World Health Organisation (WHO) spokesperson Dr Margaret Harris has said that Covid-19 vaccines have not been rushed.
The science that was needed to develop them was already there from the time of Sars and Murs.
“Corners haven’t been cut,” she told RTÉ radio’s Morning Ireland.
The regulatory authorities were kept up to date during the development process so they were able to move swiftly on seeing the final data.
"Surveillance systems will be critical to the vaccination process," added Dr Harris. "It will be important to monitor that second doses are administered and that any side effects are monitored."
The issue of counterfeit drugs will also need to be monitored, she warned.
"There will need to be secure tracking systems at every level."
Getting accurate information on the vaccine out to the public will be vital and public health measures will be more important than ever as the less virus there is the community the better the vaccine will work.
The WHO’s special envoy on Covid-19 Dr David Nabarro told Newstalk Breakfast that consideration will have to be given to the anti-vax movement.
“We don’t want to push people to do something that they don’t want to do. We have to encourage them and get them to come to us. Everyone has to be convinced.”
The Covid lead of the Irish College of General Practitioners (ICGP), Dr Mary Favier told Morning Ireland that communications about the vaccine will be really important.
"There was great anxiety and enthusiasm about the vaccine and people needed to have the full details."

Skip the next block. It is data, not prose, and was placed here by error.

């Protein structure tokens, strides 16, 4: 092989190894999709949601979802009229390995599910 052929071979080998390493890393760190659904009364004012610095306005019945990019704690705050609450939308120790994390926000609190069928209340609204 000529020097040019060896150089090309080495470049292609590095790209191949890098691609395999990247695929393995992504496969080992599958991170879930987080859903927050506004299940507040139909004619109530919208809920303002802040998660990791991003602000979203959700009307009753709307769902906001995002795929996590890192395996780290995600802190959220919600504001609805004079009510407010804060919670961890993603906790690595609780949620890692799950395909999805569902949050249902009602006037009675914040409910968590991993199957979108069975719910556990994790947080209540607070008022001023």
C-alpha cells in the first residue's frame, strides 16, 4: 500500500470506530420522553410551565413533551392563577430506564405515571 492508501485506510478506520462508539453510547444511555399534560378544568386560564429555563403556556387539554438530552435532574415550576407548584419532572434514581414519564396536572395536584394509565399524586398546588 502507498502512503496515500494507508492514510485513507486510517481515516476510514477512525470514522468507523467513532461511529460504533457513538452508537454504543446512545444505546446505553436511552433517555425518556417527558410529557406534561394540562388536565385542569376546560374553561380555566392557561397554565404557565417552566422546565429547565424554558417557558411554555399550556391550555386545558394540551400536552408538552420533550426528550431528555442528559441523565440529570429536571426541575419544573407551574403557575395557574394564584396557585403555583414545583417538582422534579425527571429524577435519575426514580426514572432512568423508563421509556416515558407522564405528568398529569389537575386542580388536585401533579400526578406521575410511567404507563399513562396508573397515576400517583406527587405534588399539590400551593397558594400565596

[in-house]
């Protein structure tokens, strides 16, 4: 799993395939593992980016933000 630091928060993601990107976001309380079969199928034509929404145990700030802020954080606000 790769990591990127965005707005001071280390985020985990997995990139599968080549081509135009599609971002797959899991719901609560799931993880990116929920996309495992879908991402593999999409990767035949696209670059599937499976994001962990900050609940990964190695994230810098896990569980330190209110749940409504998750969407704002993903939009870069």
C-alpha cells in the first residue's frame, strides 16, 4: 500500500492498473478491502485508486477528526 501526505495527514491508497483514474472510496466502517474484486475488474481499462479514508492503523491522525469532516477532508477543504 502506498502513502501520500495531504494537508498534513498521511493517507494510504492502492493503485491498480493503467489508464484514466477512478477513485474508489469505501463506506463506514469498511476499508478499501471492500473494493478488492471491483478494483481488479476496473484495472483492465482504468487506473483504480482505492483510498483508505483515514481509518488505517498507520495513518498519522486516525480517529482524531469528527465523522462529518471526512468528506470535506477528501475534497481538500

Achieving a 60 per cent level of uptake, which is necessary for herd immunity, was going to be a significant logistical challenge “but we’ll do it.”
Dr Favier said that while it had not yet been decided what role GPs will play in the vaccination programme, she felt there was a role for GPs as they were already experienced at rolling out vaccines, had knowledge of their patients, had the IT systems to track.
“We will be nimble and we can respond.” GPs would also be vital in helping determine patients with core morbidities and to ensure that patients follow up with their second dose of the vaccine.
Dr Favier warned that dealing with Covid-19 was like running a marathon and while a vaccine had been developed “there’s still four to five miles to run.” She also warned that people could not be forced to have the vaccine.
“We have never undertaken mandatory vaccination in this country. As a society we’ve always aimed to be cooperative.” There will have to be ways to get people to respond and to do it properly, she said.